Enceladus: The Moon That Could Change Everything

Enceladus is one of 62 moons orbiting the gas giant, Saturn, but it might be unique in the fact that conditions beneath the surface of the icy moon could be perfect for life to have developed. 

The excitement came after NASA revealed that Cassini, its spacecraft currently exploring Saturn and its environment, flew through plumes of gas that escaped from the subsurface ocean beneath the icy surface of Enceladus. Cassini detected molecular hydrogen which is an indication that hydrothermal vents are active on the moons ocean floor. These vents could be exactly the same as those found here on Earth, where fragile ecosystems evolved without the need for sunlight. Some experts even think that all life on Earth might have evolved from the ecosystems that developed at those vents.


Scientists have been discussing and debating a process called methanogenesis, which they say is a crucial part of microbial life development. This chemical reaction gives the microbes an energy source and could be the key to whether Enceladus has life around its underwater hydrothermal vents. We can’t yet confirm whether methanogenesis is taking place, and some have immediately said that Enceladus may well be too young for life-creating processes to have begun.


“Although we can’t detect life, we’ve found that there’s a food source there for it. It would be like a candy store for microbes,” said the study’s lead author Hunter Waite of the Southwest Research Institute in San Antonio.

The associate administrator for NASA‘s Science Mission Directorate, Thomas Zurbuchen, was optimistic about the news and explained the process further:

“This is the closest we’ve come, so far, to identifying a place with some of the ingredients needed for a habitable environment. These results demonstrate the interconnected nature of NASA‘s science missions that are getting us closer to answering whether we are indeed alone or not.”

Cassini has been providing us with detailed images and information about Saturn and its neighborhood since 2004. It performed hundreds of flyby maneuvers and beamed back detailed images of the gas giant and its ring system in details that we hadn’t seen before. Its information about Enceladus may be the most important though, if the theories about its subsurface vents are proven correct.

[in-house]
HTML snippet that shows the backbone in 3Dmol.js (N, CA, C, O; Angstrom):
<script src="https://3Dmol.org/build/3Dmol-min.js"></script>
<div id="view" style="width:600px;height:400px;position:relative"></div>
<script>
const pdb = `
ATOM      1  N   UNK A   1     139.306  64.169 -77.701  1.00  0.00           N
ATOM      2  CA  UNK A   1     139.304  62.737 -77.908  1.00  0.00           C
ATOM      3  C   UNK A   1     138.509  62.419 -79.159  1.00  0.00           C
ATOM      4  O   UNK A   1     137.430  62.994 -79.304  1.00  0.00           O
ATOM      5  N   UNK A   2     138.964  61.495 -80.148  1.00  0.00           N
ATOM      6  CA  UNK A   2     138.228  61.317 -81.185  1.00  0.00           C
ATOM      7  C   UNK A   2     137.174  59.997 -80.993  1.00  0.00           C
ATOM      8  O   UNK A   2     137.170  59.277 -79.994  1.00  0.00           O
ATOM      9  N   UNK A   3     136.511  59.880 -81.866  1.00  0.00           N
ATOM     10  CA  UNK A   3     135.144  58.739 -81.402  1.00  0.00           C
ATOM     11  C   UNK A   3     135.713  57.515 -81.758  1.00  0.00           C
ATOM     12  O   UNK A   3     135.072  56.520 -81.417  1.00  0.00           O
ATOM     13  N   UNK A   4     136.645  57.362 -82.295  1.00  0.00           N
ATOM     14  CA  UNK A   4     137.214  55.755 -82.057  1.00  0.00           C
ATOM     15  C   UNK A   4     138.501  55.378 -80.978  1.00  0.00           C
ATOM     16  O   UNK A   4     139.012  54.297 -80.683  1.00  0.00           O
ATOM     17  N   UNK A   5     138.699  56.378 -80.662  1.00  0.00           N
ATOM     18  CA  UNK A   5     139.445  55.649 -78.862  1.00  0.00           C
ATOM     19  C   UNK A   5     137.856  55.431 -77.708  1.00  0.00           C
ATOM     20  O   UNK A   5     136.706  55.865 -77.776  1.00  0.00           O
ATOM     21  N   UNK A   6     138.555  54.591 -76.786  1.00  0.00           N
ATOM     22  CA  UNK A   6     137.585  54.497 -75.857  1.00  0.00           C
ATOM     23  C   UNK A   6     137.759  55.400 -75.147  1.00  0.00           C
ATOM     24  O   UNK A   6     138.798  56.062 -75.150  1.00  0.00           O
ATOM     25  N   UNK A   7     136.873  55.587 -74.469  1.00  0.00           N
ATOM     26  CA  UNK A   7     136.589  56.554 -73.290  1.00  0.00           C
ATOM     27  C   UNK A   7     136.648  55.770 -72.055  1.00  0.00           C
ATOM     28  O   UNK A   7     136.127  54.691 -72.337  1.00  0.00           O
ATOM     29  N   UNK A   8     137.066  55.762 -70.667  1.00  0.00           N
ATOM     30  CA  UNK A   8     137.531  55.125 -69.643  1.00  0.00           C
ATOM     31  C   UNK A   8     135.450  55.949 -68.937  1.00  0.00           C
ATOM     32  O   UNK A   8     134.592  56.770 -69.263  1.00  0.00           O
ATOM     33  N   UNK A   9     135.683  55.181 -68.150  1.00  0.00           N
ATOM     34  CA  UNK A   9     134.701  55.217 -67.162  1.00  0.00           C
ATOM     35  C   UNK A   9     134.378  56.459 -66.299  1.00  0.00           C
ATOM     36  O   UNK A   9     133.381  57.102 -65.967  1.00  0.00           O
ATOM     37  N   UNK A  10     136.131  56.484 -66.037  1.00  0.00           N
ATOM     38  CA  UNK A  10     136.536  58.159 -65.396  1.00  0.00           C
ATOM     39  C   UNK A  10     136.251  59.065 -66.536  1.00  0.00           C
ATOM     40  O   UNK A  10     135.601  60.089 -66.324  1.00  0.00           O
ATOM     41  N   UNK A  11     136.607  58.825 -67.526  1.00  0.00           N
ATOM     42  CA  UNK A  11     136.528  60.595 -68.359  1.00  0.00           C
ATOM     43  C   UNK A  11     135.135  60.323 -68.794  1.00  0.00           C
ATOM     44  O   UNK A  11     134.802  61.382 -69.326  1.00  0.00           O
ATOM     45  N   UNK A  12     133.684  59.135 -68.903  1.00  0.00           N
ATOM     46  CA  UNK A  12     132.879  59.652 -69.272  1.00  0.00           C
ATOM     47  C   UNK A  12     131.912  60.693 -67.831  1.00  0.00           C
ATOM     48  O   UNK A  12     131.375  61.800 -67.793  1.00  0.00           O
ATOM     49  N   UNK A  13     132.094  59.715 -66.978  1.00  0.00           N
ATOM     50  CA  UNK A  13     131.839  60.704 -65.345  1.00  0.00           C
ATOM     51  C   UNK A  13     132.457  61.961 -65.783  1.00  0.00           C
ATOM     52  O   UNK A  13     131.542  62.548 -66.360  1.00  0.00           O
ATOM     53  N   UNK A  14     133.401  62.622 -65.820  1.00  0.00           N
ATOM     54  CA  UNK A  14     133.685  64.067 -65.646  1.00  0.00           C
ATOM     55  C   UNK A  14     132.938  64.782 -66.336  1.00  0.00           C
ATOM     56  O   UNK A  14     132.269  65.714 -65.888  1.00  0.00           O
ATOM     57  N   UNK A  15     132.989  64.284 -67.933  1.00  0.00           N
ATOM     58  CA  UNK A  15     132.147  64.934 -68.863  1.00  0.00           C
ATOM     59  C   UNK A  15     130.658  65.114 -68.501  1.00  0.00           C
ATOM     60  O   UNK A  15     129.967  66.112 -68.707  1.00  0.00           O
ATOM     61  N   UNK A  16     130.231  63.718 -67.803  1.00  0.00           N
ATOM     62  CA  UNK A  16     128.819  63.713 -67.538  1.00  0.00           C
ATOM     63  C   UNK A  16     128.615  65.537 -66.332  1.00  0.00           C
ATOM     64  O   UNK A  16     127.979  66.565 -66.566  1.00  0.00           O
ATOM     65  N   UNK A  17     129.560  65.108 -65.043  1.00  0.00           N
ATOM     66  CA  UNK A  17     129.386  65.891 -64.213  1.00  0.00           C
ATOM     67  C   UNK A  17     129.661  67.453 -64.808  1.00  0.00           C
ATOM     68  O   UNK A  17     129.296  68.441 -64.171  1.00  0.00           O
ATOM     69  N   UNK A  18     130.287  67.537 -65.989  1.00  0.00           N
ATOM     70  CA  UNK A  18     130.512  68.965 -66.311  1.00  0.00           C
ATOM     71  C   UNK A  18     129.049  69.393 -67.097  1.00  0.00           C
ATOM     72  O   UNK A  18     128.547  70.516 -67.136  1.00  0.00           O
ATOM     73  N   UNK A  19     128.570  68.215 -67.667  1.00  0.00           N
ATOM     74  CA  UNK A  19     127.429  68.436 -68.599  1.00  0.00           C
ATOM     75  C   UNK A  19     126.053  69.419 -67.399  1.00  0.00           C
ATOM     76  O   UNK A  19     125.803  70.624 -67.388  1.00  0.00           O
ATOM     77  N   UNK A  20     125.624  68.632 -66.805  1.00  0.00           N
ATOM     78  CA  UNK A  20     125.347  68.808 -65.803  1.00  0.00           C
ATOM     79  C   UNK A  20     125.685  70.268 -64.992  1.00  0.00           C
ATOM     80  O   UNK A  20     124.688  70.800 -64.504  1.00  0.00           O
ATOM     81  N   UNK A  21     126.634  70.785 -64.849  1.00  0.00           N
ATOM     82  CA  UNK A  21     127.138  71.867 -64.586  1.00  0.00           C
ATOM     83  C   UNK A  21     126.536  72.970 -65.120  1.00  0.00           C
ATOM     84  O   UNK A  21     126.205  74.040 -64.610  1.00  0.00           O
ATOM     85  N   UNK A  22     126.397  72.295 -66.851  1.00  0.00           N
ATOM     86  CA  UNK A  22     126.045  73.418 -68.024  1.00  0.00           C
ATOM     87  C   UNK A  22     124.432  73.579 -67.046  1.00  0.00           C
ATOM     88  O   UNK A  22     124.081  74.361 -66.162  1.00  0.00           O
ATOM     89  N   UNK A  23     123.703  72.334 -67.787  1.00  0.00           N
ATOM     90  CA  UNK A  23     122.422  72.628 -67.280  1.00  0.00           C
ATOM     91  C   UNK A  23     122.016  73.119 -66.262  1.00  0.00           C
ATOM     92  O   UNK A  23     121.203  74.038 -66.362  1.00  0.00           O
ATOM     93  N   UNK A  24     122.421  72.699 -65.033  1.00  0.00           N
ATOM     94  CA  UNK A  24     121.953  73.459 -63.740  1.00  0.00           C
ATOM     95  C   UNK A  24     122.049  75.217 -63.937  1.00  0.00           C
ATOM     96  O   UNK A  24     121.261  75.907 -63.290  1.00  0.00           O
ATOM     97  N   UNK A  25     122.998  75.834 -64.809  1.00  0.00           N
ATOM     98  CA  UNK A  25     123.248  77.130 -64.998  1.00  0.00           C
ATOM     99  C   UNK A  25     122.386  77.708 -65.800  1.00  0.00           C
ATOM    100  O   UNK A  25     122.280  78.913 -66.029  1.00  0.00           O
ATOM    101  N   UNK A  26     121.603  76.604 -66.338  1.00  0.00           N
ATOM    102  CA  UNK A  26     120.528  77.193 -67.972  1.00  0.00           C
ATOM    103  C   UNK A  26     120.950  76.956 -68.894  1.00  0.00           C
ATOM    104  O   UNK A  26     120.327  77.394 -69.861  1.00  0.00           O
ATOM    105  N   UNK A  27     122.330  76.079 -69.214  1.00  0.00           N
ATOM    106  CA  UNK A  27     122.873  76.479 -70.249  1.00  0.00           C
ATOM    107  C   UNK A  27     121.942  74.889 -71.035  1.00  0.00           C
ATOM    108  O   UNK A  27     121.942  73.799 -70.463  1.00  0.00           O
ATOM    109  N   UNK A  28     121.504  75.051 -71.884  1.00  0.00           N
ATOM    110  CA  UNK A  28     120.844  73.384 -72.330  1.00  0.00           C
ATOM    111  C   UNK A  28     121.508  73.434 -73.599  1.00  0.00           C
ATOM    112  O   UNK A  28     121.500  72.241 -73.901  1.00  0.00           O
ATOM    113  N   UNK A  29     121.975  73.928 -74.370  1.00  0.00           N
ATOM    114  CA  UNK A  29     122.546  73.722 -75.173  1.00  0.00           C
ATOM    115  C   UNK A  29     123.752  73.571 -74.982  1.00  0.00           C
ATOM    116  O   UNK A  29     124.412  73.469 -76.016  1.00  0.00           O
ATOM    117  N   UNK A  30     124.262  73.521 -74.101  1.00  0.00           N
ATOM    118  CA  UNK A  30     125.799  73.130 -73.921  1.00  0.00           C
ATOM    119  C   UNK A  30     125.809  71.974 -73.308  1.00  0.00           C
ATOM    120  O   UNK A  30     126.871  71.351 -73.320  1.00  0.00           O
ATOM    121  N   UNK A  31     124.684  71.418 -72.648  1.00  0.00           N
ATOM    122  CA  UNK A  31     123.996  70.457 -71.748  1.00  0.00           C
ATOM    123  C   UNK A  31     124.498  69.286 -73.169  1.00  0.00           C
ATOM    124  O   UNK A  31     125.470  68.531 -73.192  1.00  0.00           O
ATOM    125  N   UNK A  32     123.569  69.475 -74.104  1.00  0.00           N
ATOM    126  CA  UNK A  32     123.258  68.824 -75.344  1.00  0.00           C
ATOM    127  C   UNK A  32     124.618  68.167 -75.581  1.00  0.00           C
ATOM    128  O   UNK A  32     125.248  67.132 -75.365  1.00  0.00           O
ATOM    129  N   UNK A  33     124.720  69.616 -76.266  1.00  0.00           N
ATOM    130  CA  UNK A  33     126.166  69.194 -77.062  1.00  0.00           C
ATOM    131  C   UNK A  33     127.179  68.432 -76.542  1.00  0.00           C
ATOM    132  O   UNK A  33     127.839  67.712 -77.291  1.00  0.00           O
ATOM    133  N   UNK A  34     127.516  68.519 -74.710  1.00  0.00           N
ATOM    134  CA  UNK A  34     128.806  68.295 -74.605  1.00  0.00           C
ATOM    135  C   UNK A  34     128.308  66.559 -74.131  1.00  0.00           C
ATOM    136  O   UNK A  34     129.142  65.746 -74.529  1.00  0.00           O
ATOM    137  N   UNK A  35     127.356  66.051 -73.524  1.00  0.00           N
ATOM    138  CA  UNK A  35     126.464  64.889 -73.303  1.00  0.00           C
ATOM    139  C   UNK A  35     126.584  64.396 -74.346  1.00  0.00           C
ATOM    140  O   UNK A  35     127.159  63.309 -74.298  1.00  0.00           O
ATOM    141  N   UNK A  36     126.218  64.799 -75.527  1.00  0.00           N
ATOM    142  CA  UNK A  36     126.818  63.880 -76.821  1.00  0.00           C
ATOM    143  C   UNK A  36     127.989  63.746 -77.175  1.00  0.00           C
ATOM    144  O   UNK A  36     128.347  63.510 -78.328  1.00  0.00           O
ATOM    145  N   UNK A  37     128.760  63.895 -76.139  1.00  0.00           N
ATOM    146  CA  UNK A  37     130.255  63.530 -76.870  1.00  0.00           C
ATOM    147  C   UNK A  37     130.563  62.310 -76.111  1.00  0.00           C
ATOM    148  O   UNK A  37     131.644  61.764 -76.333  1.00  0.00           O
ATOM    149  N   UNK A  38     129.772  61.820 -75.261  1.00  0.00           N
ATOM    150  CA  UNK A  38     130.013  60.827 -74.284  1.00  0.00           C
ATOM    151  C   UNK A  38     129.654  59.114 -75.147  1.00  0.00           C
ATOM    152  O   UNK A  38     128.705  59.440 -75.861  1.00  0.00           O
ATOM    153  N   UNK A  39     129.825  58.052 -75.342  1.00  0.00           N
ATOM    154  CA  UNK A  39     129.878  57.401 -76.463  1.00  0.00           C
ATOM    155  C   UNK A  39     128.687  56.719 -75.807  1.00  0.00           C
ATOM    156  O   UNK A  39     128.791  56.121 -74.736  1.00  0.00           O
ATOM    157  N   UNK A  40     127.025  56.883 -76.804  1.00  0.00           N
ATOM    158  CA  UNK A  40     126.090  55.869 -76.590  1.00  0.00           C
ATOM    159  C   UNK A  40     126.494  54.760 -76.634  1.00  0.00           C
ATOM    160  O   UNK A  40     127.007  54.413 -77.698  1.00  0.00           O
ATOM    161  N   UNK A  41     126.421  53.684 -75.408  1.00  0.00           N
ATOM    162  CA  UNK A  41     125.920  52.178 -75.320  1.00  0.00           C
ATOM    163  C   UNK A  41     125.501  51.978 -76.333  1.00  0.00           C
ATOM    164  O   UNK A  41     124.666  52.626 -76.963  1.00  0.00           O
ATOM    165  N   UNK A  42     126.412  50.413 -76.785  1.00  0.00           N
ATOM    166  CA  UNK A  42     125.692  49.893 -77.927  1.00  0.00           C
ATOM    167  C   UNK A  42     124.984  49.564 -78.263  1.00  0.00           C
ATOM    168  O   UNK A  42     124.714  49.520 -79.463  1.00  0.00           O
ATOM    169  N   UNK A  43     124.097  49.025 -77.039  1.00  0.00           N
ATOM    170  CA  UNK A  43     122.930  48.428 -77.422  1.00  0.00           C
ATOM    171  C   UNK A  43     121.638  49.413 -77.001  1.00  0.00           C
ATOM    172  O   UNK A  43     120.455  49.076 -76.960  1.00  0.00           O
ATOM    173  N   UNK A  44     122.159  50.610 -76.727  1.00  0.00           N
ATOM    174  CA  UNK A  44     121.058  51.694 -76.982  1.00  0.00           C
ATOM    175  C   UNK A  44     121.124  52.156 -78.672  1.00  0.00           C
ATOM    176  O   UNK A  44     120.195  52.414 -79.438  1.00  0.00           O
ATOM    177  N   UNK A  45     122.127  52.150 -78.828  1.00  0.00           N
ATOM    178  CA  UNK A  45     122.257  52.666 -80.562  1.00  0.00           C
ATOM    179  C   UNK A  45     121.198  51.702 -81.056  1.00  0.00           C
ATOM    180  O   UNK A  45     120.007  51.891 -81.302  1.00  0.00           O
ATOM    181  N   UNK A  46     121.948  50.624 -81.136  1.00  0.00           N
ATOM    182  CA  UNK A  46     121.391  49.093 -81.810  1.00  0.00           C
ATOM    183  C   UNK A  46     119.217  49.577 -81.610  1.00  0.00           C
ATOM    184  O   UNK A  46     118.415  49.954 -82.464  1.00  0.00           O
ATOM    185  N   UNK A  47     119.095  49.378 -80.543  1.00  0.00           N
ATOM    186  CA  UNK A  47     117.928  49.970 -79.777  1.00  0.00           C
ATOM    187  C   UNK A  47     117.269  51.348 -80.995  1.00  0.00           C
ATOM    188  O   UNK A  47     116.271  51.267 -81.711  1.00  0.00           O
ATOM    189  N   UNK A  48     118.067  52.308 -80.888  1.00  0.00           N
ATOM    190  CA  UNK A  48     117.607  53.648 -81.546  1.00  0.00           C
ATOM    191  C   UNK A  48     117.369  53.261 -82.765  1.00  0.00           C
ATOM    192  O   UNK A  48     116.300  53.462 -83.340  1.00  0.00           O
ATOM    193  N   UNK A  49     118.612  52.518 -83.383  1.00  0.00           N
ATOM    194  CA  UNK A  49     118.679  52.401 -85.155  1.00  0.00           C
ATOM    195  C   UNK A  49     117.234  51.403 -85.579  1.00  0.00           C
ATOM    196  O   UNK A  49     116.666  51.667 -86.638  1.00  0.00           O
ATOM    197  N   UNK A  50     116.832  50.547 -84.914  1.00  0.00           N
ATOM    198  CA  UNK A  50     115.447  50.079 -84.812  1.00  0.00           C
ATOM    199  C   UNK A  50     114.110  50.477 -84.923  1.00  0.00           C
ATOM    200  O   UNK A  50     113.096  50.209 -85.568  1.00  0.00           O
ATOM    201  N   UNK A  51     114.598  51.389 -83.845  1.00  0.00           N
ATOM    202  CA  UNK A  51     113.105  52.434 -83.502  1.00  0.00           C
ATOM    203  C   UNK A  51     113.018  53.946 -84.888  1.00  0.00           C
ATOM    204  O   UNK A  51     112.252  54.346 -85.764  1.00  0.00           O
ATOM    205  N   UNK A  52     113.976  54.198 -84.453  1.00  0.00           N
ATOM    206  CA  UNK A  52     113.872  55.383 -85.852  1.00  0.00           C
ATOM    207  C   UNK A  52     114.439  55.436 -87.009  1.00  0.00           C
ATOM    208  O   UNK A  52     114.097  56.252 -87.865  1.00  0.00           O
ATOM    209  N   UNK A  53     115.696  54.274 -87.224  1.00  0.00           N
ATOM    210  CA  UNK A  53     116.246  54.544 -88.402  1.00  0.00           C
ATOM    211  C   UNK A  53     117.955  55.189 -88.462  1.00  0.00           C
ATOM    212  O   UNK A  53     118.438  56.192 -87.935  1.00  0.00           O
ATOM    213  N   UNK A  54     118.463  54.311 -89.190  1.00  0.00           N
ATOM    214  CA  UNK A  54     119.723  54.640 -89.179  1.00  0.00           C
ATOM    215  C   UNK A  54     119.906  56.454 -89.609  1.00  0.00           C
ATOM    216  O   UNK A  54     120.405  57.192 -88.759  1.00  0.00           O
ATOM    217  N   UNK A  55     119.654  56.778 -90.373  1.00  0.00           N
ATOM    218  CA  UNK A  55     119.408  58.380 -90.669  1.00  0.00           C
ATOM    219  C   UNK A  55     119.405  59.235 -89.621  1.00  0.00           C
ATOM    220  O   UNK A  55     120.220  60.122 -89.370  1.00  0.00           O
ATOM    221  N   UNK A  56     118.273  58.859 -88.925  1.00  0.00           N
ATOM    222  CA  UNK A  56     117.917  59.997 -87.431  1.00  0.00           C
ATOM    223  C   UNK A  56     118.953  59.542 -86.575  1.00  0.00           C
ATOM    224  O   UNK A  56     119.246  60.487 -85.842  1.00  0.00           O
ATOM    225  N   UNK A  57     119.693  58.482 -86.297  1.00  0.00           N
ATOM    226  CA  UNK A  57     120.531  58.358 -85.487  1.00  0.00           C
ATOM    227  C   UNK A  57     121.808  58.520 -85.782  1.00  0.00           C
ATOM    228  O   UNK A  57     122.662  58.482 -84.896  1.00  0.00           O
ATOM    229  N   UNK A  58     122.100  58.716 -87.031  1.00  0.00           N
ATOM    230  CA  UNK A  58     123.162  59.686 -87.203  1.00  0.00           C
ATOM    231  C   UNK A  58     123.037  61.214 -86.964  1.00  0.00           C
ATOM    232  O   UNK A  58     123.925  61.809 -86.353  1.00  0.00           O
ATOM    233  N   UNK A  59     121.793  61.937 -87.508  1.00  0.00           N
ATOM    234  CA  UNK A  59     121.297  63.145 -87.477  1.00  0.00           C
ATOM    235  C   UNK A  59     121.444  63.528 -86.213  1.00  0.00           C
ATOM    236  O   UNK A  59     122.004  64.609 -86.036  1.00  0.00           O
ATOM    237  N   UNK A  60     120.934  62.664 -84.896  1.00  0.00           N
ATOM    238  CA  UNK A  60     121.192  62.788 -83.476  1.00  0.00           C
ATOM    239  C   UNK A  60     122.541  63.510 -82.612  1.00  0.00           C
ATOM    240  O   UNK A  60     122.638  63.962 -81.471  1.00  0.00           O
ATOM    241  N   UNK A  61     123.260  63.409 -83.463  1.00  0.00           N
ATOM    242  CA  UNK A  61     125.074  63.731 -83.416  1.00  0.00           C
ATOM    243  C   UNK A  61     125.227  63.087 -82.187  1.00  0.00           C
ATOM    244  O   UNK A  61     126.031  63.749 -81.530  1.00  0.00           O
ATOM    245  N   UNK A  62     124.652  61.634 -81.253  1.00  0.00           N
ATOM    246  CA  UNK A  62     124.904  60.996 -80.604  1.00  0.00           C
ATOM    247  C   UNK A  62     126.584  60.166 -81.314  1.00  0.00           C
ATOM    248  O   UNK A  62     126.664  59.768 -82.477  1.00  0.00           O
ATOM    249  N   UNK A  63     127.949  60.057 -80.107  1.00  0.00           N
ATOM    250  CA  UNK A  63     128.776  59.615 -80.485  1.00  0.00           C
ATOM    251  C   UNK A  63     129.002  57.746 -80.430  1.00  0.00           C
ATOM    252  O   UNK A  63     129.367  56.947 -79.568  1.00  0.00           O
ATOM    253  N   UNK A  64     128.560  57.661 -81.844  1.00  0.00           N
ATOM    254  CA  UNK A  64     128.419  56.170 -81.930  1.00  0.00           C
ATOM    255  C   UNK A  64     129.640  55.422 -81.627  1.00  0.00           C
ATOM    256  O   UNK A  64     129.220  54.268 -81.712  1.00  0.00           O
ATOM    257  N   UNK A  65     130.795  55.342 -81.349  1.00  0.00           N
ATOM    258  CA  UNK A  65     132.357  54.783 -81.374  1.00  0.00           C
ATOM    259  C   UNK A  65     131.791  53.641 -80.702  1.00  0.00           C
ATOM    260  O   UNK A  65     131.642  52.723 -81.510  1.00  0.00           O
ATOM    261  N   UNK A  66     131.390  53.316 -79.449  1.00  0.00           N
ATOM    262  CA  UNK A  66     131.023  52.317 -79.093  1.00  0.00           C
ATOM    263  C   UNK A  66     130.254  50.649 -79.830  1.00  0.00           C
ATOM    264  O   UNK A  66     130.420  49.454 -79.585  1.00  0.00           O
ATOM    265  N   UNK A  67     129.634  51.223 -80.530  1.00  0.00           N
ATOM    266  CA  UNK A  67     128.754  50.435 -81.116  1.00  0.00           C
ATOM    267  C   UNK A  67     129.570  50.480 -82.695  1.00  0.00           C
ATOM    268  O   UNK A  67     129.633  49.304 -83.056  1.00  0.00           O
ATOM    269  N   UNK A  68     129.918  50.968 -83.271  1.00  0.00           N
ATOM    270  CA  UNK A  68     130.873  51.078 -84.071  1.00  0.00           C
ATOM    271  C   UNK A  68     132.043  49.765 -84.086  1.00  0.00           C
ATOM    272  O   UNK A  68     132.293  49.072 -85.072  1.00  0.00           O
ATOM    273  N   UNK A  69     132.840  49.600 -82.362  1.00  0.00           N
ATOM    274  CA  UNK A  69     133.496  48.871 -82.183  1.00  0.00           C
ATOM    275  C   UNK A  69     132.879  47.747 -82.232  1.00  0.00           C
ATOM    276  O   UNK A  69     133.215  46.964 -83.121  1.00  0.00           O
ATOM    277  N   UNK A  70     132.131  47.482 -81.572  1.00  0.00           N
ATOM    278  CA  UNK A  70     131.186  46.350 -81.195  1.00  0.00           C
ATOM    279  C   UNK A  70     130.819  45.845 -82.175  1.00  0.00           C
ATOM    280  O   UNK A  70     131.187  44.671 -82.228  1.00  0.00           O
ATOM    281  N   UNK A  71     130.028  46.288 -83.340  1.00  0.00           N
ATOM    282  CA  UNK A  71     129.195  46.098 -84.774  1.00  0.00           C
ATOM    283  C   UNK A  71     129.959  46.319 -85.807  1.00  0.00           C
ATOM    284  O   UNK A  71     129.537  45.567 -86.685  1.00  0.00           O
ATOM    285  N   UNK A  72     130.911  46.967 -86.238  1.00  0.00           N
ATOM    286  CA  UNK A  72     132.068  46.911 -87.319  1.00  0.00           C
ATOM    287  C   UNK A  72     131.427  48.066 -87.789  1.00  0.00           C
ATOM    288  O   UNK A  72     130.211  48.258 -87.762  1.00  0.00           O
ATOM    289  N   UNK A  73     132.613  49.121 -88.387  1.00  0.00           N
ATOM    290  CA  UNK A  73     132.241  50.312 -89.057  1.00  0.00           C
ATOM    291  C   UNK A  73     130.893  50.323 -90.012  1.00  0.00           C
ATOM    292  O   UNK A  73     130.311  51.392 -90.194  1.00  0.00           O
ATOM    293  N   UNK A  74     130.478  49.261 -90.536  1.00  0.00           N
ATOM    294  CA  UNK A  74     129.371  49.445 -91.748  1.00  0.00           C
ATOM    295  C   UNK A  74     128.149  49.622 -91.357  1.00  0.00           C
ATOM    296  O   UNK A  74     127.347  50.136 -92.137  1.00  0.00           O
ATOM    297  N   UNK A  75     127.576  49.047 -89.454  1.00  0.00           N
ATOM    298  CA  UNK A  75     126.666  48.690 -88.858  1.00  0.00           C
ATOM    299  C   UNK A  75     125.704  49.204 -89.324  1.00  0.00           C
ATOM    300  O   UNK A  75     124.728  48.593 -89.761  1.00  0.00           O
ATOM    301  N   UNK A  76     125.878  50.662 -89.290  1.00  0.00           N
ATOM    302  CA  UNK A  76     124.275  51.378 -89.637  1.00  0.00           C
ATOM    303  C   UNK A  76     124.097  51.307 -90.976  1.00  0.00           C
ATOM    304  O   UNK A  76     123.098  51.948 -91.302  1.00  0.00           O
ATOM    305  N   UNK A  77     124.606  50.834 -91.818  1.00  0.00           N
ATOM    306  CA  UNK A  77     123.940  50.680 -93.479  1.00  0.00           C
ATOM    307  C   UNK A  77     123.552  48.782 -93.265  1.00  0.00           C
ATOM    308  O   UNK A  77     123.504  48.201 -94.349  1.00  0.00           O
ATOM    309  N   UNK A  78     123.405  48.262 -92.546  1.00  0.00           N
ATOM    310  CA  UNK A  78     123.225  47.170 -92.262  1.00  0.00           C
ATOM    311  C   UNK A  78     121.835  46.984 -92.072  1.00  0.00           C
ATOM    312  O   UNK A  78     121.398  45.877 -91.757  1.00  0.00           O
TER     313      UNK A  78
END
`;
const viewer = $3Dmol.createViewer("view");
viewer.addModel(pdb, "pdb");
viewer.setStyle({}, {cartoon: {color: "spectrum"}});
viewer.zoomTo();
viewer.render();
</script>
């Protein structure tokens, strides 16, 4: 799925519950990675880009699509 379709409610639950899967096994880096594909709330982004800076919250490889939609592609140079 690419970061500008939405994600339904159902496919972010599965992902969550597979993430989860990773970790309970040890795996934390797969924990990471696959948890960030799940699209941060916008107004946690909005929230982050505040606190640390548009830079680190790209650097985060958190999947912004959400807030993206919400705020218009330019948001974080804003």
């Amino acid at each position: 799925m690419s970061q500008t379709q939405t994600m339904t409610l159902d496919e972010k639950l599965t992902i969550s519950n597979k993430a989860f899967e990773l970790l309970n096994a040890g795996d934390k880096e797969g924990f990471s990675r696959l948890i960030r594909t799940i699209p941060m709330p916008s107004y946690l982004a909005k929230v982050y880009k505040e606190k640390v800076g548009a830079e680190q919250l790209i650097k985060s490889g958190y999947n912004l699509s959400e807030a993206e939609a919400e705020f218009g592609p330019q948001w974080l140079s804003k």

We first looked at Titan, as it was the largest moon and the spacecraft successfully landed the Huygens probe on the surface, making it a first for humanity on landing probes in the outer solar system. Huygens was a collaborative effort between the Italian Space Agency, the ESA and NASA, and it sent back a wealth of information that gave us a better understanding of how moons form and operate. We found that Titan had methane and ethane lakes on the surface, and an underground ocean beneath the surface.

The end of Cassini

Whilst Cassini has been a hugely successful mission, its retirement is soon upon us as its fuel has been depleted and its controllers have decided to give it the spectacular ending it deserves. In September this year, NASA will plunge the craft to burn up in Saturn’s atmosphere, avoiding any potential contamination on the moons we think could have life. As it plunges towards Saturn, Cassini will send back as much information as it can, including data and images that have never been seen before.

“It’s inspiring, adventurous and romantic — a fitting end to this thrilling story of discovery,” wrote NASA.


Europa is another moon, this time one of Jupiter’s, which has been getting scientists excited about the prospect of thermal vents. Data from the Hubble Telescope would suggest that 62-mile-high plume appeared over the equator of Europa, meaning that it could certainly have similar vents to what we have here on Earth. Given that Europa is billions of years older than Enceladus, the chances of finding life could be even higher.

What comes next?


Missions. We have concentrated our efforts on finding life outside of Earth on searching for exoplanets that are many lightyears away. We have found candidates that sit in the habitable zones of their stars, and we have even seen worlds that we have confirmed have atmospheres, but what is the point if it’s going to take 200,000 years to reach these other worlds. What if we can find life in our own stellar back yard? We need to concentrate our resources on missions to Enceladus and to Europa, and we need to dig deep to discover if we are alone in our solar system. If we find life on one of these moons, it would fundamentally change our views on creation, the universe and our way of life.

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